Brush-up on Brushes

One thing that is somewhat ubiquitous in the microscopy of yesteryear is the camel hair brush. Unlike some items one might find mentioned in the books of Gage, Carpenter, or Allen the camel hair brush seems pretty self explanatory. It lacks the cryptic sound of something like Gold-Size or mystique of a term such as Japan-Black, simply because everyone knows of camels and brushes.

It’s logical to think that a camel hair brush is simply a brush with bristles of camel hair, but that would not be correct. A camel hair brush is nothing more or less than an inexpensive brush with nondescript natural hair bristles. Of course some number of camel hair brushes might actually be made from camel hair, but it’s far more likely to be ox or even horse hair.

Keeping a few camel hair brushes on hand is a good idea. They are a versatile tool when it comes to manipulating small and delicate specimens. A camel hair brush can be had in innumerable sizes and they can be trimmed to any shape one needs with a small pair of shears. Additionally, wide brushes can quickly dust off a microscope or work area, even a delicate lens, far easier (and safer) than a rag or cloth.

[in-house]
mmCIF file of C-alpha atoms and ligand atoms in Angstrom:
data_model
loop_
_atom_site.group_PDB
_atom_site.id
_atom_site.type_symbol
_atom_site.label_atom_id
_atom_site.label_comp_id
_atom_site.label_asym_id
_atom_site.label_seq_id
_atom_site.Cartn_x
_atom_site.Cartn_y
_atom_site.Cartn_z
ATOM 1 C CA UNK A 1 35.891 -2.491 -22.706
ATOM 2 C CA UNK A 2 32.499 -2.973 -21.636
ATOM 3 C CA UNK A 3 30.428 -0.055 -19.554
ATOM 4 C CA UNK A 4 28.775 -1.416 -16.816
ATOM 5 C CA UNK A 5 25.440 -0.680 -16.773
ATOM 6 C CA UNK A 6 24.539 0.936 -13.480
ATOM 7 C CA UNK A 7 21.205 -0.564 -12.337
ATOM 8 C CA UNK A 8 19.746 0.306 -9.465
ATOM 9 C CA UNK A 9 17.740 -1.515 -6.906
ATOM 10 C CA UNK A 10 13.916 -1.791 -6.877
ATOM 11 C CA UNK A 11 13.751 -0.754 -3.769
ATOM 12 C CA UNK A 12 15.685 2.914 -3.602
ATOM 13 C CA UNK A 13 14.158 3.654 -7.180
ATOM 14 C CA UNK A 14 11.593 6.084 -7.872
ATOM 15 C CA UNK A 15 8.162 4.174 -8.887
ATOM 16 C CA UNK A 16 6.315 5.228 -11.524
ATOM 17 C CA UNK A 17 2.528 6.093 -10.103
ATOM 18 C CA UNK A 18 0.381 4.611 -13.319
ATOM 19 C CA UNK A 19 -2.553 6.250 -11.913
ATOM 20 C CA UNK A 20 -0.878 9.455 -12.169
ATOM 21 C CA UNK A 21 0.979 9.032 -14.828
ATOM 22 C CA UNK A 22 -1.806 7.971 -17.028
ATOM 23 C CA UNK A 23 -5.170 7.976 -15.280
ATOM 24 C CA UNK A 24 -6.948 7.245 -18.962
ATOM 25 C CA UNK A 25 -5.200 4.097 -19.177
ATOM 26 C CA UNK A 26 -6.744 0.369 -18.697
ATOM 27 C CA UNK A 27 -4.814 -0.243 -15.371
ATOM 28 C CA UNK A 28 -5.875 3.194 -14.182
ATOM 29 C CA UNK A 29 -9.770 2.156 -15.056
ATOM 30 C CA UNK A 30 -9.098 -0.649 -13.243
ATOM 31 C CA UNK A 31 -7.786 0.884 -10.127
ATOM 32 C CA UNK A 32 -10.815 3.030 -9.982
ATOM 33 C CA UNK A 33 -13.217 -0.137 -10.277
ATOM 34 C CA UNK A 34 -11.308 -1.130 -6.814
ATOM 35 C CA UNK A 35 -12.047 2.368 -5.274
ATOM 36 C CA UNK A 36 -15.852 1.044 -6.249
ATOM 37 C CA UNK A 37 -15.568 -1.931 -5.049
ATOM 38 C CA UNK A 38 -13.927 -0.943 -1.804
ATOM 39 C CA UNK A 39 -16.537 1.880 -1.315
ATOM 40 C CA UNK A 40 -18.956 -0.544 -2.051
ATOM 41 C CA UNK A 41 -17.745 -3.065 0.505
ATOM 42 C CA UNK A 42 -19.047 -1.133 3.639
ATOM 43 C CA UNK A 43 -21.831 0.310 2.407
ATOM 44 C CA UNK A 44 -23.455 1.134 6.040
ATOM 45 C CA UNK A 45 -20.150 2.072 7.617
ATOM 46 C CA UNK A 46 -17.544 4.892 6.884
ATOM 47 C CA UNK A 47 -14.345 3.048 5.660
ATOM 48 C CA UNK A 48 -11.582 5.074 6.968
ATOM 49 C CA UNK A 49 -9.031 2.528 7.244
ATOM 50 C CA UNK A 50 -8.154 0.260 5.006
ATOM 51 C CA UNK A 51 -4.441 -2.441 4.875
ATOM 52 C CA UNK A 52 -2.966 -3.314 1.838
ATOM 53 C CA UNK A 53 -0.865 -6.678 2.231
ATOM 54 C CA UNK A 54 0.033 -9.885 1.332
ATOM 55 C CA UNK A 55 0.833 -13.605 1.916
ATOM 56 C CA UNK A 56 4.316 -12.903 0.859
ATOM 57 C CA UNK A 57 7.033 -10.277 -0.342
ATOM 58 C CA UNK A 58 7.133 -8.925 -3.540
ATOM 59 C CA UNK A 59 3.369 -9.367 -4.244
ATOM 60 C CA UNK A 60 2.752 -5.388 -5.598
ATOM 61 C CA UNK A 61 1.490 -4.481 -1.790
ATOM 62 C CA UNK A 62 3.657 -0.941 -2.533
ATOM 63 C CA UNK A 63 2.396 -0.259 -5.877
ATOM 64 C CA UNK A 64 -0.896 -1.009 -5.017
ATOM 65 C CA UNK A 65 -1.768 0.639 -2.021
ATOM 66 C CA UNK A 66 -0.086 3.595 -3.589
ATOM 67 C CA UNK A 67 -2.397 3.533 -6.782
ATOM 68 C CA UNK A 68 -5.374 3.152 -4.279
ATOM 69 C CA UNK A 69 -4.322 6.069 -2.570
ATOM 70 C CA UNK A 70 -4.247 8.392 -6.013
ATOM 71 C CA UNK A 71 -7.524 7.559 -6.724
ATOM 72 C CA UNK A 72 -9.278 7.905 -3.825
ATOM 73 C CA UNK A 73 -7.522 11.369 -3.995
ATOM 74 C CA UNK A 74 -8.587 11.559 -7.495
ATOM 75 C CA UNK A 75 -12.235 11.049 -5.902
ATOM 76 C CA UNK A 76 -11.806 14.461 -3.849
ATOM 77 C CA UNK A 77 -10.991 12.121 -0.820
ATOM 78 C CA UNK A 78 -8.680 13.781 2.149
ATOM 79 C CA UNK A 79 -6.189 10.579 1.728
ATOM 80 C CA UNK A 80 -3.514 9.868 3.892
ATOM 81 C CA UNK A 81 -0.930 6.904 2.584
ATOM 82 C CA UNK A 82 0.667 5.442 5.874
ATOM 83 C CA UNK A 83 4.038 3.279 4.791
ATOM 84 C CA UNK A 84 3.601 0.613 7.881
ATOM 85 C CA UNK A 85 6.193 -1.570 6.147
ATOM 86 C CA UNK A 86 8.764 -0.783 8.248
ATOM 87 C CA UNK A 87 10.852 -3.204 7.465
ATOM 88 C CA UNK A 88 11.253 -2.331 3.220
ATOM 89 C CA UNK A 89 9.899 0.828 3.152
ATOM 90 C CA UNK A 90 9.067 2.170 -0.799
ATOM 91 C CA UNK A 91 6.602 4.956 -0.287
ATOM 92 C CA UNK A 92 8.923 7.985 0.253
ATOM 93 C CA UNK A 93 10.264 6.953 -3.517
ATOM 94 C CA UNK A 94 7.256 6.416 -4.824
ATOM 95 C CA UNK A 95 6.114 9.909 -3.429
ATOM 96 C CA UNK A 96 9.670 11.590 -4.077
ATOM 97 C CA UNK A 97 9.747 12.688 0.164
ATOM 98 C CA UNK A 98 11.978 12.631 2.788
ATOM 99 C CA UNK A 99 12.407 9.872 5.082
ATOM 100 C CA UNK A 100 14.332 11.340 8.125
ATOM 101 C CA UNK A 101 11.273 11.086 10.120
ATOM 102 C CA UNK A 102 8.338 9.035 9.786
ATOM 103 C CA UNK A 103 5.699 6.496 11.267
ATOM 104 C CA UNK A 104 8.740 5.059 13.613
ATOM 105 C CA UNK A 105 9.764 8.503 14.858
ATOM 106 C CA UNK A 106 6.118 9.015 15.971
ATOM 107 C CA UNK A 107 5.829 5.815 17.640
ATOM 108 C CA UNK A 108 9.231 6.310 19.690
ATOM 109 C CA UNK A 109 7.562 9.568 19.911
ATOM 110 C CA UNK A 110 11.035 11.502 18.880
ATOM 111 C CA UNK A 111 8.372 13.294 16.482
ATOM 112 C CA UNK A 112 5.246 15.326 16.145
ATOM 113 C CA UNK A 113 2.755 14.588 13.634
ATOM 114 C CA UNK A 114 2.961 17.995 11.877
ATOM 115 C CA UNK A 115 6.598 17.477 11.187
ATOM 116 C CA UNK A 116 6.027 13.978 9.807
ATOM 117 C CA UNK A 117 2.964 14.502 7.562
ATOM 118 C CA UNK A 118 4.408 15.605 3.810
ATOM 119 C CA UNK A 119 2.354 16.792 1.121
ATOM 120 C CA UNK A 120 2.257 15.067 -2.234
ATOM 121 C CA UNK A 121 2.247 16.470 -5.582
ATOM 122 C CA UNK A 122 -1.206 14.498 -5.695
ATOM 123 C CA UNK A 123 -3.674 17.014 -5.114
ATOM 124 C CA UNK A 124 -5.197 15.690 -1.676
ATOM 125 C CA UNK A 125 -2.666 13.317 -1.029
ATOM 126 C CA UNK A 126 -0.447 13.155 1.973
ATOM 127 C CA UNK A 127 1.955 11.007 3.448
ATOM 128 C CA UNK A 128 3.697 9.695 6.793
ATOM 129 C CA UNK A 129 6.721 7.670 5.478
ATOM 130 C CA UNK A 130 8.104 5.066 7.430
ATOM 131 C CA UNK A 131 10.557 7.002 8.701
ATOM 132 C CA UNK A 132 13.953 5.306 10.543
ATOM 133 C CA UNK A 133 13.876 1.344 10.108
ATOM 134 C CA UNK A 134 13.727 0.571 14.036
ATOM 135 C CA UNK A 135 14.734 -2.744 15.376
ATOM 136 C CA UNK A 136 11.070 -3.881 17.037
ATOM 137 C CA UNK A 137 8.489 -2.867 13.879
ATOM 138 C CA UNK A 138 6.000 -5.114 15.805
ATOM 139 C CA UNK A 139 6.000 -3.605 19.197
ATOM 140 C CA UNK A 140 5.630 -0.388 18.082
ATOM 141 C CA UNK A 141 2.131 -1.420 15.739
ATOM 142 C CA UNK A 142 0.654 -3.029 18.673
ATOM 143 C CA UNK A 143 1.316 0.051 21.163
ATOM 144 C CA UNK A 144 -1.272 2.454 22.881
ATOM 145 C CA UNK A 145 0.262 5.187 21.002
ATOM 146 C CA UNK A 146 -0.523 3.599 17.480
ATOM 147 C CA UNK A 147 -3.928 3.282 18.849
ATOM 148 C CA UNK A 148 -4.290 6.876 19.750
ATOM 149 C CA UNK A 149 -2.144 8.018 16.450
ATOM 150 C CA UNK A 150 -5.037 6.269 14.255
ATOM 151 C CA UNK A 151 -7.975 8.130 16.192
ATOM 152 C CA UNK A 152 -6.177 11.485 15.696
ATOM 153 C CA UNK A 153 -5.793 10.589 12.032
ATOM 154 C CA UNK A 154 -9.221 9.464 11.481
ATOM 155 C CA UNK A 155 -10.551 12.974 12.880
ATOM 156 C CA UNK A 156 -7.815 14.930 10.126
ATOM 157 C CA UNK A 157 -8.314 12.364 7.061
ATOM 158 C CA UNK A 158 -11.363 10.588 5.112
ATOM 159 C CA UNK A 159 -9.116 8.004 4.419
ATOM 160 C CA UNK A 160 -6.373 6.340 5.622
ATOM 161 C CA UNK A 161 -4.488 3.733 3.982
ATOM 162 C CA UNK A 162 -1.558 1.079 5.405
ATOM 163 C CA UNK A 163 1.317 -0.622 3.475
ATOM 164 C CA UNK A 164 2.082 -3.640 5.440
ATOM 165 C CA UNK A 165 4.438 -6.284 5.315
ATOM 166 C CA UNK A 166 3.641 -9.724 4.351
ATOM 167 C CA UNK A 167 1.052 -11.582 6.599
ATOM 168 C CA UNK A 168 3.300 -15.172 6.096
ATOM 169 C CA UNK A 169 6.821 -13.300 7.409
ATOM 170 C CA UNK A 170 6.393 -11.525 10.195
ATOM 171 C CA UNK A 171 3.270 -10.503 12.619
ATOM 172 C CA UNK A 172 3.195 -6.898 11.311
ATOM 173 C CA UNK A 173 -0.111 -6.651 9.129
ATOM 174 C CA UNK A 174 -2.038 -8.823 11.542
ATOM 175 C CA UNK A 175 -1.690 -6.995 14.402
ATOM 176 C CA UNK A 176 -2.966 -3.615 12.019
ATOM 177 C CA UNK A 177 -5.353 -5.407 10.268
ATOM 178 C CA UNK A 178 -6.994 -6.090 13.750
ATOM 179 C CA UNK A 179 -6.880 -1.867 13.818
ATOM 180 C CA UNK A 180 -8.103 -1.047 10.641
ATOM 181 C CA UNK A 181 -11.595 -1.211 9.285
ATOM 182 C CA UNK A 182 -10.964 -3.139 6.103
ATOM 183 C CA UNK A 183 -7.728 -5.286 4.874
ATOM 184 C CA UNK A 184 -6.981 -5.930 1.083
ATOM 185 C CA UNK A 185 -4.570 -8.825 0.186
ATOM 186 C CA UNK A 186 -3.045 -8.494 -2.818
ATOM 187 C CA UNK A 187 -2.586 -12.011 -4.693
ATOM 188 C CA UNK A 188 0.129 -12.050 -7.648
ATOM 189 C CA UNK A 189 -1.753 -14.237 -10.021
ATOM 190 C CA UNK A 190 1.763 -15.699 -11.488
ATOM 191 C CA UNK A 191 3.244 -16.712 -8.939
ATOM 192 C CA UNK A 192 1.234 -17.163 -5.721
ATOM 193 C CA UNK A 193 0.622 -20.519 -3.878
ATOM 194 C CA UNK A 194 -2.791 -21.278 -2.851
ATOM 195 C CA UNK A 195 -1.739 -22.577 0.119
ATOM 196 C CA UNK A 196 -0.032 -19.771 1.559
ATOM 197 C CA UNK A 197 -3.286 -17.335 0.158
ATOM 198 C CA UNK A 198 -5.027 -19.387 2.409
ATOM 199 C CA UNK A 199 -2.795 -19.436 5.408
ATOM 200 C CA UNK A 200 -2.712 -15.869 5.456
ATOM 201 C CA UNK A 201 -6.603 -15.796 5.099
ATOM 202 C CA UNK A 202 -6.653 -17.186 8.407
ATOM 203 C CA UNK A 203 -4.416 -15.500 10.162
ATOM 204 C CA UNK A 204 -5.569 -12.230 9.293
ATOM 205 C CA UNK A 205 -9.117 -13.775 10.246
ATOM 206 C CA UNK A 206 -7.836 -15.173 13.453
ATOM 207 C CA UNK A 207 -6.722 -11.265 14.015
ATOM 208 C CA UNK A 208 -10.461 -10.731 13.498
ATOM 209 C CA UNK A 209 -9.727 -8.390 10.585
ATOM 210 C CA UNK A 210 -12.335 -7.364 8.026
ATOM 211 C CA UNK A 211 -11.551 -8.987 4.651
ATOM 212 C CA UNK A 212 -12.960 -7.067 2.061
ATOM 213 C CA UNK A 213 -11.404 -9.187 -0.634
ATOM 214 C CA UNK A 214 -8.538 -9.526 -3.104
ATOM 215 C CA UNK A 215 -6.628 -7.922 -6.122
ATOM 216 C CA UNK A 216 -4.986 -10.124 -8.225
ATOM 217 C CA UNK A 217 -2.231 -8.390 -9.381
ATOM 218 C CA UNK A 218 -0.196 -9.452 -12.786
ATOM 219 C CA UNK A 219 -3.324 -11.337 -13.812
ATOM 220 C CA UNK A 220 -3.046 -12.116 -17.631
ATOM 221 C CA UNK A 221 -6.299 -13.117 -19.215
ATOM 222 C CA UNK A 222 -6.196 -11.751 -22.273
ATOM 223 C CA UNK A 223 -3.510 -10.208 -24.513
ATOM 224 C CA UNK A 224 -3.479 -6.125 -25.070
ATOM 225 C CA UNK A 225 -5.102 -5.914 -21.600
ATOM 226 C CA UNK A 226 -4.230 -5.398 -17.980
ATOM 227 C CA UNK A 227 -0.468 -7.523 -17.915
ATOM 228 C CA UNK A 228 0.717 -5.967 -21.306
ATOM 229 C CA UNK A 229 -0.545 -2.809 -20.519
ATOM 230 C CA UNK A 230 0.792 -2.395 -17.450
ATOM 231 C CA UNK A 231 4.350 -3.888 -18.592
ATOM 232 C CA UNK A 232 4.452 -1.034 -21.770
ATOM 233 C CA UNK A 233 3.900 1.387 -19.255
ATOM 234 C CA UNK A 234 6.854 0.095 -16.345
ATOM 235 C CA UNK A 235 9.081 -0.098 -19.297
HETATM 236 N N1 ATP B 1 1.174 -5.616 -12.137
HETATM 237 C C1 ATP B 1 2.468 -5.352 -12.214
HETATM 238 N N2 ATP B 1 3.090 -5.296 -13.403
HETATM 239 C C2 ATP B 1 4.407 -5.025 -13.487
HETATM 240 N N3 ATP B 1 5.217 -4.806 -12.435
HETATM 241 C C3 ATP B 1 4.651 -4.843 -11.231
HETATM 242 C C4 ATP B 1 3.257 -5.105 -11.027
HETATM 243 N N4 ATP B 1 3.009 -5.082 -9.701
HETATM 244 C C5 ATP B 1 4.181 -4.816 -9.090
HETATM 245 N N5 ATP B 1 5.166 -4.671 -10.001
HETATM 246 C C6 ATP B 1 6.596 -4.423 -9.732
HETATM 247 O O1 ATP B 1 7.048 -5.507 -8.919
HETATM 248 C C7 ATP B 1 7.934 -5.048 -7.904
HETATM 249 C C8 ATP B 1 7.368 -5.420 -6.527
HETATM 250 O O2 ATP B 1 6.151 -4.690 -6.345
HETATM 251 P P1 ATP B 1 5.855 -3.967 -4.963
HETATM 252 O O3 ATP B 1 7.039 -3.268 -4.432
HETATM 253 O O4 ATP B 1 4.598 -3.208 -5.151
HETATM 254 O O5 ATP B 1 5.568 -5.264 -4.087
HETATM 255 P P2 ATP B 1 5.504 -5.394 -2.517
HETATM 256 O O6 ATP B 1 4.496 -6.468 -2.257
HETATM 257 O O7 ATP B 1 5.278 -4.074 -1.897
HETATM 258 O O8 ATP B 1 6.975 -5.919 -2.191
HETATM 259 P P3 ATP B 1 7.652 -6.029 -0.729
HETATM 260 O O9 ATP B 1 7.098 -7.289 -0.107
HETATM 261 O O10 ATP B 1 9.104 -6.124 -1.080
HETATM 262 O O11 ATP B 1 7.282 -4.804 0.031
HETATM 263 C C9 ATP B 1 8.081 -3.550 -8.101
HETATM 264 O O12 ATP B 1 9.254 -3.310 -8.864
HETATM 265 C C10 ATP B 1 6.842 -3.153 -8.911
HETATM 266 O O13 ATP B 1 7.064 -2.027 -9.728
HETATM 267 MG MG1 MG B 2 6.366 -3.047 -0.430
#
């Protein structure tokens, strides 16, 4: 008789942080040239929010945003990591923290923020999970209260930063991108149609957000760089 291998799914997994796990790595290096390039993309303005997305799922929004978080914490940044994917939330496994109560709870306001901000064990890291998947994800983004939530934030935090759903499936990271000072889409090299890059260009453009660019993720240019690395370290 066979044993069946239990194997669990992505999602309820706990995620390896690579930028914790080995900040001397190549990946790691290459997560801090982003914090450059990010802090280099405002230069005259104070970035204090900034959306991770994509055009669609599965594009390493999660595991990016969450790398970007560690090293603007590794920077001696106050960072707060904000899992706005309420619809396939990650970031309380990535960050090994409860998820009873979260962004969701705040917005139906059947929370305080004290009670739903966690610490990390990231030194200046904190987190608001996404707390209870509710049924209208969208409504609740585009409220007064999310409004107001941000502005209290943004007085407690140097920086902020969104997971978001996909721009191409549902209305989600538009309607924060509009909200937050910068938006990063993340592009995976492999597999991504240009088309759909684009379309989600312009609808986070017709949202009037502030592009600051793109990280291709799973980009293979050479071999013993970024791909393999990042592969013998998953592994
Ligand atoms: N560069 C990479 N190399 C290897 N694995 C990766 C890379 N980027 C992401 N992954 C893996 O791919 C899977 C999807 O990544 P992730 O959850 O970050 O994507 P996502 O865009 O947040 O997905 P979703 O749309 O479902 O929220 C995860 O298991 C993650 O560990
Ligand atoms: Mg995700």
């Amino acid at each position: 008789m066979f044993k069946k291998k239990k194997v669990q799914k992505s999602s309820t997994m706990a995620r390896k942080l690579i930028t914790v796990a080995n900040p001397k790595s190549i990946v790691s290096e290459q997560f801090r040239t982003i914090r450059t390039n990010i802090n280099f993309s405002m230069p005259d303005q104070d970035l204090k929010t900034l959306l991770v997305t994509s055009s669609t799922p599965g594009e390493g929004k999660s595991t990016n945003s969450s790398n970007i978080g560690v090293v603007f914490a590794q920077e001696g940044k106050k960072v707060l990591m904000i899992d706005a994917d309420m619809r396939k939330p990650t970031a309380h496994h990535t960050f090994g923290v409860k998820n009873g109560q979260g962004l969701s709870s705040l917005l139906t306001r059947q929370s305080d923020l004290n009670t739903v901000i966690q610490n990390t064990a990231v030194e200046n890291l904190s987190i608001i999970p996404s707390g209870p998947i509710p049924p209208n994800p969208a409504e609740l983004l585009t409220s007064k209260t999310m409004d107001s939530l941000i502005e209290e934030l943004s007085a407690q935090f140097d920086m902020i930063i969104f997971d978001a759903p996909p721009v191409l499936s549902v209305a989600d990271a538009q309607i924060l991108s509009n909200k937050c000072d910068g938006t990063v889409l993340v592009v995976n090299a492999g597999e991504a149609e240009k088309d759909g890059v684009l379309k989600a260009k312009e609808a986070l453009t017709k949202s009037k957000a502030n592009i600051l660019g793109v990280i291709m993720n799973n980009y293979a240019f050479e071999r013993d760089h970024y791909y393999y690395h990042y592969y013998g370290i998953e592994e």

When purchasing brushes for use with the microscope it’s important to remember that there is no reason to spend a bundle on fine sable brushes. One must also remember that plastic (often called synthetic) handles or bristles should be avoided at all costs. Many of the solvents and liquids used in microscopy are able to dissolve plastics in just a moment. A set of “watercolor” brushes can often be found at a craft or hobby shop for just a few dollars and is likely to include everything from a very fine tipped brush of just a few bristles to a half inch broad or more “wash” brush.

Artists will often speak about the virtues of fine ferrules and disregard the cheapest brushes out of hand. The only fault of the cheapest natural hair brushes is their tendency to shed hairs. When painting a shed bristle can be disastrous, in microscopy it is only a minor annoyance.

Next time you’re reaching for a fine needle to position a specimen, or pulling out a Kim-Wipe to clean of an ocular, consider giving a camel hair brush a try.

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